There will be few surprises for the theater-wise who are lucky enough to have tickets for the new play at the Plymouth. It is called "I Know My Love" and is an adaption from the French of Marcel Achard by S. N. Behrman. Mr. Behrman has been responsible for some of the more delightful and urbane comedies that have flitted across our stage in the past years and that he has not lost his touch was evident Monday night. That the stars of "I Know My Love"--Alfred Lunt and Lynn Fontanne--have not lost their touch for making Mr. Behrman's lines (or anyone else's) seem like something much more wonderful and witty than they could possibly be, was also again evident.
The play opens on the Golden Wedding Anniversary celebration of Thomas and Emily Chanler in the drawing room of their Back Bay home. The gathering relatives give the impression that the Chanlers have been an exceedingly happy couple but that Thomas Chanler is something of a benevolent tyrant who at 70 still dictates the personal as well as business affairs of his large family. The time is then 1939, and for the remainder of the evening "I Know My Love" shuttles back and forth through the years of the Chanler's married life--1888, 1902, 1918, and 1920--to reveal that it has been a polite but continual war and that it is Emily Chanler who is the stronger and the victorious.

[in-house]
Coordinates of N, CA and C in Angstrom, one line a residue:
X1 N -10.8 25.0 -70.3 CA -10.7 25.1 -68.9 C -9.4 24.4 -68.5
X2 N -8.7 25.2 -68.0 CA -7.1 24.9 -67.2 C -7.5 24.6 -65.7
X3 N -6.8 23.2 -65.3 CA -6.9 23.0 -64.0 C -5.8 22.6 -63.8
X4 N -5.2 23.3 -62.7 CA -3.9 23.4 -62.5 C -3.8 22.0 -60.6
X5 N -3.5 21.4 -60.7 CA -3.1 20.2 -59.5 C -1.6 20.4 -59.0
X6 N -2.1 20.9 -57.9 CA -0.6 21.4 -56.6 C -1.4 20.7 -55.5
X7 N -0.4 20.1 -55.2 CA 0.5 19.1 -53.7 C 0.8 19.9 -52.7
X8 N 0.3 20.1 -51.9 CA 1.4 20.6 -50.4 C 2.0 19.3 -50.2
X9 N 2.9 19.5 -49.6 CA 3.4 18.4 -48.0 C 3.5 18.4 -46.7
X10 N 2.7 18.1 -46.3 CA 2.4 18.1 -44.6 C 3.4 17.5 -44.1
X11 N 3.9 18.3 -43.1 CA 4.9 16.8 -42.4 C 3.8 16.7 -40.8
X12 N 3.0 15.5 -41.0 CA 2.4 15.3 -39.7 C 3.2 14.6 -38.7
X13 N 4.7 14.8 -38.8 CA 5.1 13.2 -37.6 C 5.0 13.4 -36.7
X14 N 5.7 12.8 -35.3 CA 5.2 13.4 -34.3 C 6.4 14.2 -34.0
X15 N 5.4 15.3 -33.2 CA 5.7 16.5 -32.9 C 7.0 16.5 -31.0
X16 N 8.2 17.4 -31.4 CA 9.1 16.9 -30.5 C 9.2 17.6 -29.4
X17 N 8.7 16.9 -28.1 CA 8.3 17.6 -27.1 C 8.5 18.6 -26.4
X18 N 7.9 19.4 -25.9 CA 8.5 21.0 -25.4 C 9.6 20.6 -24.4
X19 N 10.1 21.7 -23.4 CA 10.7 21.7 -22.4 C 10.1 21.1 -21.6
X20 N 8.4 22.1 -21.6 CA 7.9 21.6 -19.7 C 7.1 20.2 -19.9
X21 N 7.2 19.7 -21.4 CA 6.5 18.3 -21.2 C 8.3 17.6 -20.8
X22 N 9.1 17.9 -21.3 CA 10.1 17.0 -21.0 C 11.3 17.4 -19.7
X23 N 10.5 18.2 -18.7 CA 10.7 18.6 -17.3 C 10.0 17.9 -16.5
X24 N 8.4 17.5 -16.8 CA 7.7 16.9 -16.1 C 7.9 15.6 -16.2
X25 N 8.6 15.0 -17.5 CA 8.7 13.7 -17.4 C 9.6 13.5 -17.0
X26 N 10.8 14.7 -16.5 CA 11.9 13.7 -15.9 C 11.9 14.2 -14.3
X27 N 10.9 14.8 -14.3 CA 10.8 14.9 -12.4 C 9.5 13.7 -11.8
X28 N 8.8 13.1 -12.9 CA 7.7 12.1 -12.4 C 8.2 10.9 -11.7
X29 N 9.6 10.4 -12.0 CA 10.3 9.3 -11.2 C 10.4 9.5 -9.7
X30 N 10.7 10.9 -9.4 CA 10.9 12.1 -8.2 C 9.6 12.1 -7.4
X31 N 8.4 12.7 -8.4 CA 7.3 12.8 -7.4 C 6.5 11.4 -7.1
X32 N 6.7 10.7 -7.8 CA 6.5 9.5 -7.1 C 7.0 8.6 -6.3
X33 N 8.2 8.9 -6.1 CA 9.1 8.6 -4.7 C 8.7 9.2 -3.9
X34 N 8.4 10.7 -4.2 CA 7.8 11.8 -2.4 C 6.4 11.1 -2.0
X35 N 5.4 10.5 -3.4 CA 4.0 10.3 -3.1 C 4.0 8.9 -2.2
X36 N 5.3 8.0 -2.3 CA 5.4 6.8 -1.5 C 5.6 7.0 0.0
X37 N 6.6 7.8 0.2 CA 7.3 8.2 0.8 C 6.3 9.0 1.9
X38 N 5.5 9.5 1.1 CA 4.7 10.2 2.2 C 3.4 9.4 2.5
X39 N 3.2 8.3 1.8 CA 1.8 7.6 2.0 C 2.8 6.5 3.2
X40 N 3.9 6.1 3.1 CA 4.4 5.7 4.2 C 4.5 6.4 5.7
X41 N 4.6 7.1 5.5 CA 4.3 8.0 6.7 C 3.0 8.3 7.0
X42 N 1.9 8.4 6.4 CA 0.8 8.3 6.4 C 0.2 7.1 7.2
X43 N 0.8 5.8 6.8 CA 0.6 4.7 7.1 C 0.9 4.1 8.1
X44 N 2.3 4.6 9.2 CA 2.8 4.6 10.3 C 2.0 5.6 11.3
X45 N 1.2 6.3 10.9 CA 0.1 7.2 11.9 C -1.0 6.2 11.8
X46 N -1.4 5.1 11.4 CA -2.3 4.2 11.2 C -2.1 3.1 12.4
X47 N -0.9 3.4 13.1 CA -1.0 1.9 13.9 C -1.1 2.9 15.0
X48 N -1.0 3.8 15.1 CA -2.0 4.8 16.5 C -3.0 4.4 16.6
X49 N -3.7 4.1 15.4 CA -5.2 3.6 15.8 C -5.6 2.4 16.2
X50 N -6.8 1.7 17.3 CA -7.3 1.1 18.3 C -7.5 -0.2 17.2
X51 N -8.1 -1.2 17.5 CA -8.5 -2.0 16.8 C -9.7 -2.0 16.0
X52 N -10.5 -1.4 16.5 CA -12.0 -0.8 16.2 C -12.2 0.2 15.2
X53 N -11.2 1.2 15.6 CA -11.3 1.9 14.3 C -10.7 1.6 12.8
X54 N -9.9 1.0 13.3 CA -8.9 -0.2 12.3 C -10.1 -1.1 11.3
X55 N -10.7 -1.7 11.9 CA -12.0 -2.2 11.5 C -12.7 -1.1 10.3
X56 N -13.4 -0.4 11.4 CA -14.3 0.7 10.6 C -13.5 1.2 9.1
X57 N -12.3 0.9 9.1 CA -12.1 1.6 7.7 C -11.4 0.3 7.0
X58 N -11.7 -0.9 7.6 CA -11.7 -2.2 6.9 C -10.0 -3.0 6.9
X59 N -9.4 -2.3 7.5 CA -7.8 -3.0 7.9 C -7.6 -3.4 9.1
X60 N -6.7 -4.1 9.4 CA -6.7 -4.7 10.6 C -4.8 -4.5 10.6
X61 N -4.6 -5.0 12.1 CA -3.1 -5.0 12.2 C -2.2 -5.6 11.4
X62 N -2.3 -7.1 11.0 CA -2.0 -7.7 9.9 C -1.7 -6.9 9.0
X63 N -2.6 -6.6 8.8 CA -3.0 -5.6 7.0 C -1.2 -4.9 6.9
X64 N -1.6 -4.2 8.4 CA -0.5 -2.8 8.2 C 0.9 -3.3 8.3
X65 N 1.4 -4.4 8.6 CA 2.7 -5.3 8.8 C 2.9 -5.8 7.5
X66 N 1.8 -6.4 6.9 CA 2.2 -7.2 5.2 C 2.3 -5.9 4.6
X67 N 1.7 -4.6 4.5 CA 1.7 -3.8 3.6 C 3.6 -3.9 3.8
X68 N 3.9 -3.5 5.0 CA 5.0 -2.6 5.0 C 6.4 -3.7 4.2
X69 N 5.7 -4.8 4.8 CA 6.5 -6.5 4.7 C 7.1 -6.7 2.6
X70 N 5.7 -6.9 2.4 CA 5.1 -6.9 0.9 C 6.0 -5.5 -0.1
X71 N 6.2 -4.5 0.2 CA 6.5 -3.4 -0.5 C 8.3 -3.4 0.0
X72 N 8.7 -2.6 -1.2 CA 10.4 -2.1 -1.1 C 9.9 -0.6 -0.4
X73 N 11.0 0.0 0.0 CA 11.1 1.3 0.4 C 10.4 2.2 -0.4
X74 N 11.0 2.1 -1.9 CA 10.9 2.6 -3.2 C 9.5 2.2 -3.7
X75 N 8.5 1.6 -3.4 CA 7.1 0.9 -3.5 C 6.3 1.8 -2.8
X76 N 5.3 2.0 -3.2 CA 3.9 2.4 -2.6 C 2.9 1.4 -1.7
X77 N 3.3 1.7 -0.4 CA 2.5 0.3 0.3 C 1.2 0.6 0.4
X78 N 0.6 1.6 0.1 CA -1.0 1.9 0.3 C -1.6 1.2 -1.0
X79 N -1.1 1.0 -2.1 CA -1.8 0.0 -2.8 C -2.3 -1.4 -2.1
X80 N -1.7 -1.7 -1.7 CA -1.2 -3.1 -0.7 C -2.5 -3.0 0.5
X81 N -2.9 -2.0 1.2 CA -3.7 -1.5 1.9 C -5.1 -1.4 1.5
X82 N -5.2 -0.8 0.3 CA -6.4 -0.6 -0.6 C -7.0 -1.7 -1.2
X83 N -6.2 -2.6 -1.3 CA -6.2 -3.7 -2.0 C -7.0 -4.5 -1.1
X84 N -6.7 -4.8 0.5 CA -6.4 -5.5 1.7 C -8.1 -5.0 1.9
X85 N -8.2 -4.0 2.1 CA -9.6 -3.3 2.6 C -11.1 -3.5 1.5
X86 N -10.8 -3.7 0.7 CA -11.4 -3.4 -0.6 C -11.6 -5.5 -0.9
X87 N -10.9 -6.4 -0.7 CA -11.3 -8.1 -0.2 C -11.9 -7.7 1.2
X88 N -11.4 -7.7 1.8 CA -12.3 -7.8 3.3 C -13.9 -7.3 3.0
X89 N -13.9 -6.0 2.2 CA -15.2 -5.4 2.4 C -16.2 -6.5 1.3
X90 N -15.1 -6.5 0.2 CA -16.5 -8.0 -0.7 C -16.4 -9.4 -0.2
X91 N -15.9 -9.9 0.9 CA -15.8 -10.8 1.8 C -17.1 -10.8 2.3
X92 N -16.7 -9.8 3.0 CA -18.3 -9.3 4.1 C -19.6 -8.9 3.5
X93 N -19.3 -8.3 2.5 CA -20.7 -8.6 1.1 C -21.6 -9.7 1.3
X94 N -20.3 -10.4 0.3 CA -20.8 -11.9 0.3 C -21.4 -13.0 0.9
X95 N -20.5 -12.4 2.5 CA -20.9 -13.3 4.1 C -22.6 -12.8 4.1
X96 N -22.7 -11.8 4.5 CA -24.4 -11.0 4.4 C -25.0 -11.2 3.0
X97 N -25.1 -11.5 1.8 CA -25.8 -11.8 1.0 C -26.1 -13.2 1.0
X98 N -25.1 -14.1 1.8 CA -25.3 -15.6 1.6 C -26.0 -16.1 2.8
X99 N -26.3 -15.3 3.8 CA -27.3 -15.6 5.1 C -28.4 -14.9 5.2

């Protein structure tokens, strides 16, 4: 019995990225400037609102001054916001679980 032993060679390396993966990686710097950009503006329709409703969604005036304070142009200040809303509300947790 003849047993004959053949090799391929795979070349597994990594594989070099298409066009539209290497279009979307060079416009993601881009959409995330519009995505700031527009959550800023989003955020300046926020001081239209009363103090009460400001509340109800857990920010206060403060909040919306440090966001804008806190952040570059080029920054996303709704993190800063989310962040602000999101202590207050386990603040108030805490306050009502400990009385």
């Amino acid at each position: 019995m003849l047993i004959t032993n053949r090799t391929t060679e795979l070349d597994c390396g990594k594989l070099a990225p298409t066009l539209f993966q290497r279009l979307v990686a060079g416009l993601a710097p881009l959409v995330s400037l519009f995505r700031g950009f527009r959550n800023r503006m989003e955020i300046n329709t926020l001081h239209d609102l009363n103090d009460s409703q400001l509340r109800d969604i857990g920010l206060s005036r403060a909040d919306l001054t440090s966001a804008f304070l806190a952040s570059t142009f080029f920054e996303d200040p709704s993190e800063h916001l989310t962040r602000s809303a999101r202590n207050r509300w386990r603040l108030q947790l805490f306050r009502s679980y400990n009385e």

The last line of the above paragraph might seem to indicate that Mr. Behrman has some thesis or other hiding behind the skirts of his winking Muse, but such is not the case. The plot of "I Know My Love" offers about as much opportunity for character-study as an hour with the old family album. What dimension the Chanler family has is due mainly to the embellishments given it by the actors.
In fact, once the dazzle of the Lunt's presence has been removed, the whole play seems pretty muddled. There's a good supply of wit all right, but there are a couple of important characters who keep popping up during the play for the apparent purpose of showing that their lives have been ruined by Tom and Emily Chanler. Actually, the seeds of dissipation and destruction are within themselves, and the Chanlers, despite the accusations and confessions, are blameless.
There is even a sudden and tragic suicide during the course of the evening which provides a lively and well-acted interlude to the comedy. The victim is a widely romantic Goethe-reader whom, I fear, Mr. Behrman will never translate from the Gallic.
At any rate, when the Luunts are on stage this reviewer would prefer to abandon the critical approach. It's superfluous to say much more than that the Lunts are back. I know My love, too.